by Jerome a Paris
Tue Oct 30th, 2007 at 10:33:58 AM EST
History’s warning about the price of money
As one of the great monetary economists of the last century, Jacques Rueff, pointed out in the late 1960s, people react to the “growing insolvency” of a reserve currency, such as the dollar, by acquiring “gold, land, houses, corporate shares, paintings and other works of art having an intrinsic value because of their scarcity”. Sounds familiar? Indeed, this is the story of our present decade, one in which alternatives to the dollar as a store of value have soared even while the CPI has remained subdued.
This phenomenon is well-known in developing countries, where asset booms combined with low CPI inflation have preceded monetary and financial crises.
Perhaps the biggest structural problem of the UK is an over-reliance on personal debt and a built-in tendency towards speculative housing bubbles. Britain has owed much of its 15-year spell of good economic growth to an unprecedented credit and housing binge that has lasted abnormally long.
(...) housing cycles are very long – long enough even for rational people to form irrational expectations. The boom was driven by cheap money and abundant credit and it was sustained by an irrational belief that prices would rise for ever in real terms. The downturn is driven by the same process in reverse: expensive money, a credit squeeze and an equally irrational belief about how far prices can drop.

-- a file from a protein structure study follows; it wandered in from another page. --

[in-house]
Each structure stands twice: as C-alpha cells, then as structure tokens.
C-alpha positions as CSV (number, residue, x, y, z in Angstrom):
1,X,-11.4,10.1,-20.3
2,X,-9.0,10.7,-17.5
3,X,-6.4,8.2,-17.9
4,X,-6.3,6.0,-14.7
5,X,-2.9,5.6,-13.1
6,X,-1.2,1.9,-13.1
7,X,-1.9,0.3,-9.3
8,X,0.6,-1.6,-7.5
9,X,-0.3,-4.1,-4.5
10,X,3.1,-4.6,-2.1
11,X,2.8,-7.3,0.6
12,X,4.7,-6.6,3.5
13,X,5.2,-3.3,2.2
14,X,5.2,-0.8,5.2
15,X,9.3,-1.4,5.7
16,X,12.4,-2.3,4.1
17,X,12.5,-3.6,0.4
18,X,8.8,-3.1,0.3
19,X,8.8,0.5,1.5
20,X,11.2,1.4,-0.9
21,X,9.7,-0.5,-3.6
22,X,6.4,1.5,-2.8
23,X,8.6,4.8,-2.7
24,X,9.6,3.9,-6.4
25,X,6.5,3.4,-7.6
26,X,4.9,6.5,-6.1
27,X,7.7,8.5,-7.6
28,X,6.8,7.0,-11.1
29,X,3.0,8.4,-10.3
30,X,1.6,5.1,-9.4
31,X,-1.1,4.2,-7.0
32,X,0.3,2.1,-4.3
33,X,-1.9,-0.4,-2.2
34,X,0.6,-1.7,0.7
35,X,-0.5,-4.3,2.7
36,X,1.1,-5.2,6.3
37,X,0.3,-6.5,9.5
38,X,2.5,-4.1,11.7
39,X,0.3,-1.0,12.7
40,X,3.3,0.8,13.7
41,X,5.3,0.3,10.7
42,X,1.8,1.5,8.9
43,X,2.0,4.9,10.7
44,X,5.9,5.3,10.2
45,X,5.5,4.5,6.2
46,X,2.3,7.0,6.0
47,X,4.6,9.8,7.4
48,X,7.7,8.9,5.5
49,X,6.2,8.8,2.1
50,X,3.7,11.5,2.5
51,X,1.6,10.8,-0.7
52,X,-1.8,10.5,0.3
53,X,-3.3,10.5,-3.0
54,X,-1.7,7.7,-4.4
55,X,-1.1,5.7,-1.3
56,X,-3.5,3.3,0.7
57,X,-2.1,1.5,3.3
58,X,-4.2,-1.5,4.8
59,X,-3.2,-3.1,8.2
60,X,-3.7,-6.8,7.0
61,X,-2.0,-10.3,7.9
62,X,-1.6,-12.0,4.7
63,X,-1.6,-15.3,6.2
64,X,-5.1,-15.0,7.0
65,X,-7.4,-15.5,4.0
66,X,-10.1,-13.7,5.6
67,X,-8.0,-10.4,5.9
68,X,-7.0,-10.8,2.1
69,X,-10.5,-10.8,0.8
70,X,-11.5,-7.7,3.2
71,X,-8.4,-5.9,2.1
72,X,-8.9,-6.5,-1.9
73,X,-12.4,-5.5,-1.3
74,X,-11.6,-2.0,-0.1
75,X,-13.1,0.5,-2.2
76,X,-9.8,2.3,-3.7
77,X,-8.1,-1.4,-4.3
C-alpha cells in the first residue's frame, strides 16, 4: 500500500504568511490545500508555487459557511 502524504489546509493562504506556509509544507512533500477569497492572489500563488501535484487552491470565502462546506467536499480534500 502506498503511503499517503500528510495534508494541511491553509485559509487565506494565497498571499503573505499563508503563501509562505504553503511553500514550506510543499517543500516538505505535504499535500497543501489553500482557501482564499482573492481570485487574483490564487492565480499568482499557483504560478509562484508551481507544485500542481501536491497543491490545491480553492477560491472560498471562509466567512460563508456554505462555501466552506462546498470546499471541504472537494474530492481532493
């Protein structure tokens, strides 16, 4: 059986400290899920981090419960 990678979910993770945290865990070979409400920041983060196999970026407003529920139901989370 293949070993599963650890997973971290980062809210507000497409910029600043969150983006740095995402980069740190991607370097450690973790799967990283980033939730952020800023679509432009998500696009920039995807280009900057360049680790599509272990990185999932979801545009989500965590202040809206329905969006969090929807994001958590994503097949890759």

In both countries, asset price inflation reflect a debasement of currency by increasing financial speculation while the underlying economy stagnates. The boom will be followed by a bust, in the form of inflation, followed and or repressed by significantly higher interest rates but these two articles suggest that the two countries may take different paths to get there: a currency crash in one case, as foreign investors move out of the dollar, triggering higher interest rates (and a recession) even before inflation is visible in the CPI numbers; and a housing market crash in the other, as market psychology changes bring out more stringent lending standards, and speculative buying collapses.
Abusing the benefts of a reserve currency only works so long as such abuses remain tolerable internally (government incompetence) and externally (warmongering) and there is no alternative; relying on importing foreign billionaires and on parasiting the real economy of the rest of the continent can only take place once. All of this is coming to an end now.
[editor's note, by Migeru]
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